Mr Neumann didn’t get where he is, atop one of the most talked-about start-ups of the decade, by sharing. But in a new prospectus WeWork disclosed that Mr Neumann would wield less power via an unusual class of high-voting stock.
Now, executives must persuade investors that their company - which has raised $12bn since its founding and never turned a nickel of profit - is worth billions on the stock market.
Unclear is just what WeWork might fetch on the open market. Only months ago, some bankers whispered it might be worth as much as $65bn. Now that figure has fallen to as little as $15 billion.
Beyond a page or so of steps WeWork would take to tighten up its corporate governance practices, Friday’s amended prospectus was little changed from the initial one in August.
The dedication, even the second time, is pure Mr Neumann:
TO THE ENERGY OF WE –
GREATER THAN ANY ONE OF US
BUT INSIDE EACH OF US
Among other things, the company will trim the voting advantage that gives Mr Neumann sway over the board, and no member of his family will be allowed to sit on the board. WeWork will also announce a lead independent director by year’s end.
The move leaves in place a rare three-class stock structure and Neumann still maintains a voting majority, so it’s unclear how much the changes will appease both investors and the banks in charge of managing WeWork’s IPO.
Questions remain about how investors will value the fast-growing, money-losing office leasing business that’s backed by SoftBank. Both of the company’s lead financial advisers - JPMorgan Chase and Goldman Sachs - have previously voiced concerns about proceeding with an IPO at a valuation around $15bn, people briefed on the discussions have said.
Looking to save the IPO and limit its downside, SoftBank is in discussions to buy about $750 million worth of additional stock in the offering, the people said.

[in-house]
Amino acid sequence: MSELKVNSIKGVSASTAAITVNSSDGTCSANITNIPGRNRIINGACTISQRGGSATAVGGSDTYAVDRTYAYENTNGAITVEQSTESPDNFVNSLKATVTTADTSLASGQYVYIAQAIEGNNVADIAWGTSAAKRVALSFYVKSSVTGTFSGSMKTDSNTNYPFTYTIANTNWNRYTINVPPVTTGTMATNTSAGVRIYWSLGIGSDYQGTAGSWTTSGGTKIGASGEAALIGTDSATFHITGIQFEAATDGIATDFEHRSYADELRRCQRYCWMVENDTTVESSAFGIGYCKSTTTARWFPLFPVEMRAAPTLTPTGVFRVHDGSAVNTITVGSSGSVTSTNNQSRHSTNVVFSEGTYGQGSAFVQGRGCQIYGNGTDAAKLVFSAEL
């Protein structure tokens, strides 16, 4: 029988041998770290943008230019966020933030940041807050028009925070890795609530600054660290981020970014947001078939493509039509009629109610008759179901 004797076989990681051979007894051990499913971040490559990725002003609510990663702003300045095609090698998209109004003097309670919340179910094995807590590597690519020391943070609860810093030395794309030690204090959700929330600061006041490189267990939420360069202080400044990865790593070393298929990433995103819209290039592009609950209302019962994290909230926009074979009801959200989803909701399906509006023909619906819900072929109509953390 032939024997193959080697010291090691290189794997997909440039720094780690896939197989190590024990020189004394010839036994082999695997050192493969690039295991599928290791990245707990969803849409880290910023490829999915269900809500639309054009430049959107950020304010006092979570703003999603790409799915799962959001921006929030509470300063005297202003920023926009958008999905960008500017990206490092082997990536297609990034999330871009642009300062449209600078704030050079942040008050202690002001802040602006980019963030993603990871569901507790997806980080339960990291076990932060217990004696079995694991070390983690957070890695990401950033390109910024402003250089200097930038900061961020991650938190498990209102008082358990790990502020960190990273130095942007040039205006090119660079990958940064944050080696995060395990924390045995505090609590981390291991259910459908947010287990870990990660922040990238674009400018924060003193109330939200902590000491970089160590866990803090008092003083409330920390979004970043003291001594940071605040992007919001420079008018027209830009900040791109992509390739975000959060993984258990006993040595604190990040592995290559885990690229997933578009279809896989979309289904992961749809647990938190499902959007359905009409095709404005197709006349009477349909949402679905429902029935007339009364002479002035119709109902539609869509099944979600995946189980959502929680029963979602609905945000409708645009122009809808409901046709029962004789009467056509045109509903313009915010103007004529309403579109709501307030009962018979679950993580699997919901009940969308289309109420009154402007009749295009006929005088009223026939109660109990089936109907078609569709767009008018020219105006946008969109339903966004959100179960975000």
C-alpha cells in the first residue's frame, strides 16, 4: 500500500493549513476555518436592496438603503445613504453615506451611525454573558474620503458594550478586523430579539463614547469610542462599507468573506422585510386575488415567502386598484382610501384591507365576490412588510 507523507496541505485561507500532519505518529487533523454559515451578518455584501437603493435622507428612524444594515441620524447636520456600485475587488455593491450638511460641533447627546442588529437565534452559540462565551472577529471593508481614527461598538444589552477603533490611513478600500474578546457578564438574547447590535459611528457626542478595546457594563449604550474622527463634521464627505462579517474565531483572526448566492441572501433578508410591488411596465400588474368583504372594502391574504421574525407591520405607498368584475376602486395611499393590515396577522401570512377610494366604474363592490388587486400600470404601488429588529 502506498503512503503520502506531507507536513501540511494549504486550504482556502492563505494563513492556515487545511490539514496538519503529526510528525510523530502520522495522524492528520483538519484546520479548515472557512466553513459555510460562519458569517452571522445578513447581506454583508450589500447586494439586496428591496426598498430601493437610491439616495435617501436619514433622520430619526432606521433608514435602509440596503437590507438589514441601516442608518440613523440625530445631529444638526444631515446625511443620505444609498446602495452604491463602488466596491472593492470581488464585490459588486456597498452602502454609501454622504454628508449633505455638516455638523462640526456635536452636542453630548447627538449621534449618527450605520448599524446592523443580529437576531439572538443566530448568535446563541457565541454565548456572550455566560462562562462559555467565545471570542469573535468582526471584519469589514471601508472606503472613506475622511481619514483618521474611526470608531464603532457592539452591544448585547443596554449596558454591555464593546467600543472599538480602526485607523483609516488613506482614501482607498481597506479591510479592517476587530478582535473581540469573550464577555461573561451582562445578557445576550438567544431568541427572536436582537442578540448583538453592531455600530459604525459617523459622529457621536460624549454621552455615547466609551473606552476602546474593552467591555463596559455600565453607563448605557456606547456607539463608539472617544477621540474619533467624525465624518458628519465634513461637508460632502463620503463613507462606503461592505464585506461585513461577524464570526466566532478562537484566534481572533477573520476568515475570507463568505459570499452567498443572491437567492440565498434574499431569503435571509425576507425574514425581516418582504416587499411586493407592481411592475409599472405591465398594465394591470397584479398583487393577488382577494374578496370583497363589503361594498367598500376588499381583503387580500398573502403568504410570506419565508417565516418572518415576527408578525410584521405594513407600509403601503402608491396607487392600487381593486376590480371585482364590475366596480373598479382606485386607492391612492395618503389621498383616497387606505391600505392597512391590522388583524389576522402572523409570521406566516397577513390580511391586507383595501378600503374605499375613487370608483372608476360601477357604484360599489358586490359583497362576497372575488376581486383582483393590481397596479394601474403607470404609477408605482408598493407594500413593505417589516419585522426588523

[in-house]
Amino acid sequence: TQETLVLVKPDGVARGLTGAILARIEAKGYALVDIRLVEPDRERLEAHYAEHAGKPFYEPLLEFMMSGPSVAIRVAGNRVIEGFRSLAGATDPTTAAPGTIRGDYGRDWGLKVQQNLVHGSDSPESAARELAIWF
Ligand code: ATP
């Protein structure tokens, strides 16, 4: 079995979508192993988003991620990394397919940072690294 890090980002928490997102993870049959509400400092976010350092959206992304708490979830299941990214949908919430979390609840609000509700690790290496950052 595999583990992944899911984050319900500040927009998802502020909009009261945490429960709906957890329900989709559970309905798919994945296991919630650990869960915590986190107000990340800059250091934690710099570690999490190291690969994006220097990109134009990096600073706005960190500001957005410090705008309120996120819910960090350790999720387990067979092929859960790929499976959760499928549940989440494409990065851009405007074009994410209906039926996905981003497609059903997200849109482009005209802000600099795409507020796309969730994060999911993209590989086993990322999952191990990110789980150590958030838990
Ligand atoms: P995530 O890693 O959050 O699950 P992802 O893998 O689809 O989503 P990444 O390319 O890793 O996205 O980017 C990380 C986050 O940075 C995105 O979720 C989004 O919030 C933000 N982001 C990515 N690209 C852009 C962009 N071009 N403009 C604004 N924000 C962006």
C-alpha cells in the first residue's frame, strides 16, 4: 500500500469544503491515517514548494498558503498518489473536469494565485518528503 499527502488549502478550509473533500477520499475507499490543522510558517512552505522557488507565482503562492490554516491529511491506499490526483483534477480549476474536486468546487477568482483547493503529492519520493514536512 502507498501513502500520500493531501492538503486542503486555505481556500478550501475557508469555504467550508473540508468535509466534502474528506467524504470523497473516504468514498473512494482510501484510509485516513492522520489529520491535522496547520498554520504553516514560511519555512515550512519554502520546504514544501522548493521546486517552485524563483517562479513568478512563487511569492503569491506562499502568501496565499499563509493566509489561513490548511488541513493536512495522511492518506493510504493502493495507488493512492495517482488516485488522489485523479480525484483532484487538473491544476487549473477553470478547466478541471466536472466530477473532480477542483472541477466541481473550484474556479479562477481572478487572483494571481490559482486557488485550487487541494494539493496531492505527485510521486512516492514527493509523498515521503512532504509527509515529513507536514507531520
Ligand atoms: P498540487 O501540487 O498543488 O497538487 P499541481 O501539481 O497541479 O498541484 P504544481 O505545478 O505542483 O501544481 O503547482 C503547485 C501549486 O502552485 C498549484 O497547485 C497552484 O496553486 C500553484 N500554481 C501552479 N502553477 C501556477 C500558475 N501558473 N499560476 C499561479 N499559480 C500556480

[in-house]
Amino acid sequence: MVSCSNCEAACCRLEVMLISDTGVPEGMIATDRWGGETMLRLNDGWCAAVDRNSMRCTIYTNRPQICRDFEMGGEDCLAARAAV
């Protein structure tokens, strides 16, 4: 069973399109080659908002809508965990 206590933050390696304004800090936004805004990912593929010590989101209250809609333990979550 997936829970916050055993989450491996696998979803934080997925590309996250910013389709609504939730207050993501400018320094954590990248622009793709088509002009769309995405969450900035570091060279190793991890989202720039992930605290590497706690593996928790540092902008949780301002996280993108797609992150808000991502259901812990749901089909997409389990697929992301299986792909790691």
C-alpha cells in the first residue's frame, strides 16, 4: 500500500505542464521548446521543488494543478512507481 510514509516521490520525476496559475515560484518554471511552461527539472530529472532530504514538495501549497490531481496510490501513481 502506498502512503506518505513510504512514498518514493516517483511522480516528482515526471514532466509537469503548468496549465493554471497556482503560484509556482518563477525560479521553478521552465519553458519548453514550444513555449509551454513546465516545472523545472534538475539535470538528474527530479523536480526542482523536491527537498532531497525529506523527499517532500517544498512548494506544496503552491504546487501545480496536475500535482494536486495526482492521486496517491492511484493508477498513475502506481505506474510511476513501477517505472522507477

The board will have the ability to remove the chief executive, and the updated prospectus has taken out a clause that previously said Mr Neumann’s wife Rebekah - who’s listed as a founder and chief brand and impact officer of WeWork - will have a role choosing any new chief. Some criticised the changes as not going far enough.
“This is an example of posturing,” Jeffrey Cunningham, who teaches management at Arizona State University and has served on several corporate boards, said of WeWork’s changes. The company appears to be facing pressure “to go public at a time that is inappropriate and with a governance record that is questionable”.
Still, the moves drove WeWork bonds to be the biggest price gainers in high-yield bond trading for part of Friday. A Fitch Ratings analyst said the changes addressed many of the issues that the ratings company raised in downgrading WeWork’s credit grade last month.
“A key component of WeWork’s model is the ability to restrain growth in the event of a downturn and these governance changes increase the likelihood that an independent board will have the power to enforce such a decision,” Kevin McNeil, a director at Fitch, said in an emailed statement.
Updated: September 17, 2019 05:36 PM